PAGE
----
Expert says conditions favorable for spring gobbler season

The wait is now over for Pennsylvania turkey hunters, as today marks the opening day of spring gobbler season across the state.

“Most turkey hunters live for the spring season,” said Regis Senko, information education supervisor for the northwest branch of the Pennsylvania Game Commission.

Mary Jo Casalena, the Game Commission’s wild turkey biologist, thinks the conditions are favorable for hunters to harvest a bird this season.

“In an early spring, hens often begin incubating their nests one to two weeks earlier than normal,” Casalena explained in a press release. “That’s great news for hunters, because those lonely toms will be gobbling more and coming in easier to calling hunters.”

Senko stressed that outdoorsmen remember calling in a bird is the only legal way to hunt turkey.

“You are not permitted to stock sounds,” Senko said. “People do move to get into a better position, but a turkey’s eyesight and hearing are too good.”

Hunters will also need to be careful before they attempt to harvest a bird because it must have a visible beard to be legal during the spring season.

Casalena said that on average, 71 percent of the spring harvest amounts to adult gobblers, 17 percent are jakes, 4 percent are bearded hens and 7 percent are unknown-aged males.

Hunters in 2015 established the lowest rate for bearded-hen harvests since the agency began recording it in 2003, Casalena said.

“That’s a good thing because it means more of these hens survived to reproduce,” Casalena said. “Although bearded hens are legal for harvest, we suggest hunters refrain from knowingly harvesting them because they can, and do, nest and raise broods.”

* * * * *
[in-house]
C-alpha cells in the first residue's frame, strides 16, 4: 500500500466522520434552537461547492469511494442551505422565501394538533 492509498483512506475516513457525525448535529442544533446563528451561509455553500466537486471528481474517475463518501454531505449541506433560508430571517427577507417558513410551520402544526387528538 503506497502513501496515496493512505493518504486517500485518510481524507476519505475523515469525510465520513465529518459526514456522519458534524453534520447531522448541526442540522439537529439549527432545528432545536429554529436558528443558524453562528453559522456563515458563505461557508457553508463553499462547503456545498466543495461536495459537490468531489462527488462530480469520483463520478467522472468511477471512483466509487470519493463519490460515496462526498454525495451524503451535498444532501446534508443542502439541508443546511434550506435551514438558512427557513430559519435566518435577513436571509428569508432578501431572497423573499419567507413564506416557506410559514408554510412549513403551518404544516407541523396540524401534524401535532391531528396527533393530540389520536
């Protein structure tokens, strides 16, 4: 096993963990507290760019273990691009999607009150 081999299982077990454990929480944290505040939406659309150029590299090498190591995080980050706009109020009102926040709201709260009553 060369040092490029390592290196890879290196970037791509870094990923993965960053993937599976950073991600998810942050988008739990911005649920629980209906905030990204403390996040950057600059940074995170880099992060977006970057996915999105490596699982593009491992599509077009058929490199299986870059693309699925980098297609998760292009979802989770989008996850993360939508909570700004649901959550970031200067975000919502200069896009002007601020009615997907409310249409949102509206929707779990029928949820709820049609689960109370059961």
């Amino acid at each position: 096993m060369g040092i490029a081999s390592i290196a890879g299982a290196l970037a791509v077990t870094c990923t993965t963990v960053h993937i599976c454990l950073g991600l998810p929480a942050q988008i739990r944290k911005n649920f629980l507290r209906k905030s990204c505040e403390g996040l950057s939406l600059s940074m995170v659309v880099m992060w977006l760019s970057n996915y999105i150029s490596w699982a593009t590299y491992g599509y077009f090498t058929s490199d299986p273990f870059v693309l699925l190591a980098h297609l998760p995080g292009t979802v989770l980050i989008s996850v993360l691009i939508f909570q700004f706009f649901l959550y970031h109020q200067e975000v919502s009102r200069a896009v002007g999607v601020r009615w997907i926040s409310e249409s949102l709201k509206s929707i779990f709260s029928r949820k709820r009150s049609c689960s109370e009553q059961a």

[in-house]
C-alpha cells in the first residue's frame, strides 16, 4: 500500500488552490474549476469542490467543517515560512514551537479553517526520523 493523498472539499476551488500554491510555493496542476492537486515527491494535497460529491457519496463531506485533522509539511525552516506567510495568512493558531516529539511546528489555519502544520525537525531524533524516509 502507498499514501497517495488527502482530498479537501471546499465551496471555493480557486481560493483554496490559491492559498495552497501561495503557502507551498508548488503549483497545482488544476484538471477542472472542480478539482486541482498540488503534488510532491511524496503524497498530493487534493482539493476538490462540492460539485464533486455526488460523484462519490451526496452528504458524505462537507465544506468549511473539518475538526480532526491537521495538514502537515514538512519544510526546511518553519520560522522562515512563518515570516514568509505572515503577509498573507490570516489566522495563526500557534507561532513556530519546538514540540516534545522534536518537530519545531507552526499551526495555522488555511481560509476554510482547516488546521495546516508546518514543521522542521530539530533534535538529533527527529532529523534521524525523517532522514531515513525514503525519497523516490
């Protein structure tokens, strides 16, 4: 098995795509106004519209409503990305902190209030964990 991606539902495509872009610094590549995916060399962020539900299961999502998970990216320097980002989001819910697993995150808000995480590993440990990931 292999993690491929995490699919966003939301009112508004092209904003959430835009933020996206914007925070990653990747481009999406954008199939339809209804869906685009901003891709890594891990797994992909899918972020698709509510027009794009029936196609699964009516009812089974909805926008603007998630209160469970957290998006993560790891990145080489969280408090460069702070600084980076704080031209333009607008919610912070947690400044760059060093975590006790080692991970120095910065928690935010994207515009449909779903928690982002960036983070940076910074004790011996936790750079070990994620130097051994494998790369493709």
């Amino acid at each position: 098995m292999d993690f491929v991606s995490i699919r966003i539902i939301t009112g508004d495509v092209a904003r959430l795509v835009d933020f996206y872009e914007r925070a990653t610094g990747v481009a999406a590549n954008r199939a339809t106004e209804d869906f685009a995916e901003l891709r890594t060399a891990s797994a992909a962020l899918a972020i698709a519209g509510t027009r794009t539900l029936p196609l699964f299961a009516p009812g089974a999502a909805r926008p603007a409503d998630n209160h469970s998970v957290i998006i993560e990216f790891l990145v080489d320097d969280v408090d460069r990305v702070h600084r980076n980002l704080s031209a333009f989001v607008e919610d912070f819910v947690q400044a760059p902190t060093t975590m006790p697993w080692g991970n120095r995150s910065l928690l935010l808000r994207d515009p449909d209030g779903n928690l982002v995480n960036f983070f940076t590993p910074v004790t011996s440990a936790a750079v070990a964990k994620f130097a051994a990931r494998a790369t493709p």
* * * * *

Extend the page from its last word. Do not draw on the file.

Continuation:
Pennsylvania’s record wild turkey population was in 2001 with an estimate of 288,000 birds. Estimates have fluctuated since then, but they chart a declining overall population.

Last fall’s preliminary turkey harvest was 19,400, which could be the largest since 2009 if the estimate holds up when results are released from the annual Game-Take survey later this summer.

Senko thinks it is important for hunters to consider wearing fluorescent orange to be as safe as possible when venturing out into the woods, even though it is not a law during spring gobbler season.

“It’s recommended, but not required,” Senko said. “We have gotten much better with turkey hunting safety over the years as hunters have become more experienced, but you still have to be in a position where you are hunting defensively. It would be helpful when moving from one calling location to another.”

Here are some other need-to-know facts for hunters:

— Hunting hours begin one-half hour before sunrise and end at noon for the first two weeks of the statewide season, which runs through May 14. Hunters are asked to be out of the woods by 1 p.m. when hunting hours end at noon to minimize disturbance of nesting hens.

From May 16 to May 31, the hunting hours will begin one-half hour before sunrise and end one-half hour after sunset to allow more opportunity at the point in the season when hunting pressure is lower and nesting hens are less likely to abandon nests.

— During the spring gobbler season, hunters may use manually operated or semi-automatic shotguns limited to a three-shell capacity in the chamber and magazine combined. Muzzleloading shotguns, crossbows and long, recurve and compound bows are also permitted.

— Successful turkey hunters must immediately and properly tag the bird when afield. They are also required to report the harvest to the Game Commission, in most cases, within 10 days.

Reporting harvests can be done one of three ways including visiting and clicking “Report a harvest,” fill out and mail in the tear-out harvest report card that is inserted in the Pennsylvania Hunting and Trapping Digest or report the harvest by phone at 1-855-724-8681.